Review: The Redbreast by Jo Nesbø

The RedbreastMy Rating 4 of 5 stars

I’ve got an interview saved here, where Jo Nesbø (yes, I have an Ø on my keyboard) says that The Redbreast is his ‘most personal novel.’ The article is from 2014, which would mean The Redbreast is his most personal novel of them all, so far. Not knowing Mr Nesbø, I can’t say if that’s true, but having now got to number three in his Harry Hole series, I can safely say that from an enjoyment point of view, this is certainly the best so far. The most satisfying, the most logical as well. But that I mean, that it is set in Norway. Him being Norwegian and all. Apart from a marketing Nesbø to the world angle, I couldn’t for the life of me figure out why the first two novels were set in Australia and Thailand, respectively. There was nothing in them to suggest that the ‘a foreigner abroad’ angle was even considered, let alone explored. Being back in Norway, Hole and Nesbø are back on familiar territory and it shows in a generally excellent story/book.

Harry is detecting in Norway, but gets caught up in a controversy, shall we say, to do with a visiting President of the USA. He is pushed upstairs to more or less shuffle paperclips and pass hot potatoes on to other departments. The story, seemingly unrelatedly at the beginning, also concerns Norwegians who, in World War II, fought for the Germans. Several characters are involved – and you better write some of the names down, as they’re sure gonna help you figuring out this one – and gradually, a link with ‘something going on’ in the far right, New Nazi circles in present day Norway becomes possible, not exactly clear, but dangerously close to ‘home.’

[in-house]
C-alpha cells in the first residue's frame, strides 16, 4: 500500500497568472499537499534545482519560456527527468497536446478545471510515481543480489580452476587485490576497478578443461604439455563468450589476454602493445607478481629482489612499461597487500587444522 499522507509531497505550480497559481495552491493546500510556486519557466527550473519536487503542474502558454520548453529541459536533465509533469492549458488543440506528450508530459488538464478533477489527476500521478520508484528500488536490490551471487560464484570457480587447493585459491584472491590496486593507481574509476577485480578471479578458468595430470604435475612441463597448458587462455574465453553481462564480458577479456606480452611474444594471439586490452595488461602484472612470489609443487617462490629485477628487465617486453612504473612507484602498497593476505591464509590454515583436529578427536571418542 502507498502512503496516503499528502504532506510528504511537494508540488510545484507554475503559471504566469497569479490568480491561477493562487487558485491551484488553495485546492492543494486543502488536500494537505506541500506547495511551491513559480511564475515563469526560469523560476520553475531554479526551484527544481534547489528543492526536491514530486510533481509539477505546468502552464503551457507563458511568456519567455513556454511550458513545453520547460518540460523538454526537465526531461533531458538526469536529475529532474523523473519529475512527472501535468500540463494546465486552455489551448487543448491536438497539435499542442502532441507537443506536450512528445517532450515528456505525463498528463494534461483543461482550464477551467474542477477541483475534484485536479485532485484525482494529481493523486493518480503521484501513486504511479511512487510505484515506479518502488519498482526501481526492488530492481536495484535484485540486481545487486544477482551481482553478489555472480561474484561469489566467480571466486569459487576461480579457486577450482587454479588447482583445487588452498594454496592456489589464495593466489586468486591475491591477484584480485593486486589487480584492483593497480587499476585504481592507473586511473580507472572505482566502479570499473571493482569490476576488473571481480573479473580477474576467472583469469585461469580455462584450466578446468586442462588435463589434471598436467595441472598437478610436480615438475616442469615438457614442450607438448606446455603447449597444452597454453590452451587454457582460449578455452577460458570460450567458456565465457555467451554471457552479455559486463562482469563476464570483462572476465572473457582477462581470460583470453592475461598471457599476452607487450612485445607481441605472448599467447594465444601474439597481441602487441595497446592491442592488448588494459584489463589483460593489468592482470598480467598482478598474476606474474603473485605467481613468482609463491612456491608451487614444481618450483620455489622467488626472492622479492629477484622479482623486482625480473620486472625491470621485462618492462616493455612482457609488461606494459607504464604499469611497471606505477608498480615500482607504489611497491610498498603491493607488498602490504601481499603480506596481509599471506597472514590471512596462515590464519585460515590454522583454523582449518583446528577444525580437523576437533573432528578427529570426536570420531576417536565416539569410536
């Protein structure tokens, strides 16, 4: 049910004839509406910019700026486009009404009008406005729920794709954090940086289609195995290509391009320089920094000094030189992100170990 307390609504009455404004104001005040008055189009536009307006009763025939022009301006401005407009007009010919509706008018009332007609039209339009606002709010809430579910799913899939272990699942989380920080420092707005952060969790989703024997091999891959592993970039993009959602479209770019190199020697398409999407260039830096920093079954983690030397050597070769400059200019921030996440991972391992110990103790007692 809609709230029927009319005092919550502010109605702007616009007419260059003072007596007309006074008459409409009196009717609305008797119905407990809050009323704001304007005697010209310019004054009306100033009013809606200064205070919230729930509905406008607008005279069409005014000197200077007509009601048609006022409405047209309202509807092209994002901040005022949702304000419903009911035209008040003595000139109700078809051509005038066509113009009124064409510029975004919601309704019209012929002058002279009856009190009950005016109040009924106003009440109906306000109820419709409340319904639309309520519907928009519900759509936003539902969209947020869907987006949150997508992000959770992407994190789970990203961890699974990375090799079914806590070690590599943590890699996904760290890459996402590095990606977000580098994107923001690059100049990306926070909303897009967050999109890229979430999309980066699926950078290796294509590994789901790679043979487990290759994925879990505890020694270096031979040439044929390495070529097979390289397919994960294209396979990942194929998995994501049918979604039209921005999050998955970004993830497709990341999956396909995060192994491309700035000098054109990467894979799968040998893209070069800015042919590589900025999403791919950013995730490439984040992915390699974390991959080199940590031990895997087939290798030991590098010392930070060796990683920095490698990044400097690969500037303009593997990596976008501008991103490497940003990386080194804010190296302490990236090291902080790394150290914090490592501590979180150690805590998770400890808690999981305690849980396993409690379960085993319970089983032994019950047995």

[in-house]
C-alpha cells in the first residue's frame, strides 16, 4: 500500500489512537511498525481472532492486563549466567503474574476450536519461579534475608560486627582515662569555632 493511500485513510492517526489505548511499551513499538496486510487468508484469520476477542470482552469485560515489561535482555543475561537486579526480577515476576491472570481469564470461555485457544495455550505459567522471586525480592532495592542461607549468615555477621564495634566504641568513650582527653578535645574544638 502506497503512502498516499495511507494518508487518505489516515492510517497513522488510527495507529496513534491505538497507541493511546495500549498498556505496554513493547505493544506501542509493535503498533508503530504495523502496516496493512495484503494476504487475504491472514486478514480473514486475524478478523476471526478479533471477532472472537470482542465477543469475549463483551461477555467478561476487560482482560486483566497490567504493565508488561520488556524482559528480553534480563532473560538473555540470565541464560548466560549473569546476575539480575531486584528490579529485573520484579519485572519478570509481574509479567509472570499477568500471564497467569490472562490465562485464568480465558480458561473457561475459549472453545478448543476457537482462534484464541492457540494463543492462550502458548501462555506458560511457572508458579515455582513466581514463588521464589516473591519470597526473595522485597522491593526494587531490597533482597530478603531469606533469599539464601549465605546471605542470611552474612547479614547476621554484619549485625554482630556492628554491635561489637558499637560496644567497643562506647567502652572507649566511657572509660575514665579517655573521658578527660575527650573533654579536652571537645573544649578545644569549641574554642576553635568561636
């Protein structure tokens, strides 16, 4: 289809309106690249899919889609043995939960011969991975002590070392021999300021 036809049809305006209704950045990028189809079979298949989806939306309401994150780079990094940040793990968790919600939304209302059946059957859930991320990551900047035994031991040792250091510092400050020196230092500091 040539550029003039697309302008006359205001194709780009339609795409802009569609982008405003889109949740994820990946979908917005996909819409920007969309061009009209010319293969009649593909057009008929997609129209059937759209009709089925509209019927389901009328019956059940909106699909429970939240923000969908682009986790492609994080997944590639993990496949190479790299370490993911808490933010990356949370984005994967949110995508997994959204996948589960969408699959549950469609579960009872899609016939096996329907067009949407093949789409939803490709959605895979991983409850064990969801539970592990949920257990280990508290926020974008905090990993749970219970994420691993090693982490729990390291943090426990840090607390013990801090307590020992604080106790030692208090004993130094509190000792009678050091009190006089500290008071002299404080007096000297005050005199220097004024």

That doesn’t mean it’s praise all the way. I felt that – until at least half way, where the WWII angle was being set up – the best bits were the ones without Harry Hole. And, the slow descent into alcholholism angle still doesn’t work. Just makes him weak, not ‘flawed’ as I guess was the hope. It’s not as if he gets any inspiration from the bottom of a glass. Makes me just hum, la-la-la until he’s sober again and can get on with figuring – or not – what the hell it’s all about. Oh, and as with the previous two, what seems to be the end of the story, the case, with everyone getting their coats and hats on and saying “see you on Monday then,” turns out not to be the end. As on the way to the bus, HH realises just exactly what they’ve missed – these sort of endings are usually set off by the hero noticing something in a shop, or somewhere completely unrelated to the case in any way, but being the detective they are – and only they could have made the connection because that’s what makes them so good – making a connection that everyone has missed. It’s often a child who somehow sets the link going, by saying something completely unrelated to the case. It’s a cliché. It’s also a waste of time, as you know it ain’t the person they’ve nailed for the crime because – look at all those pages left!

However, I enjoyed this one more than the first two and that’s a good sign. And speaking of signs – were there some loose ends left dangling here, that might be developed and cleared up in later books? I perhaps wouldn’t have bought this book myself (I was given it as a present) after reading the first two, but I will be reading the next in the series, one way or another, to find out.

Buy The Redbreast at The Book Depository

All Jo Nesbø posts on Speesh Reads

Goodreads page for The Redbreast

Me, on Goodreads

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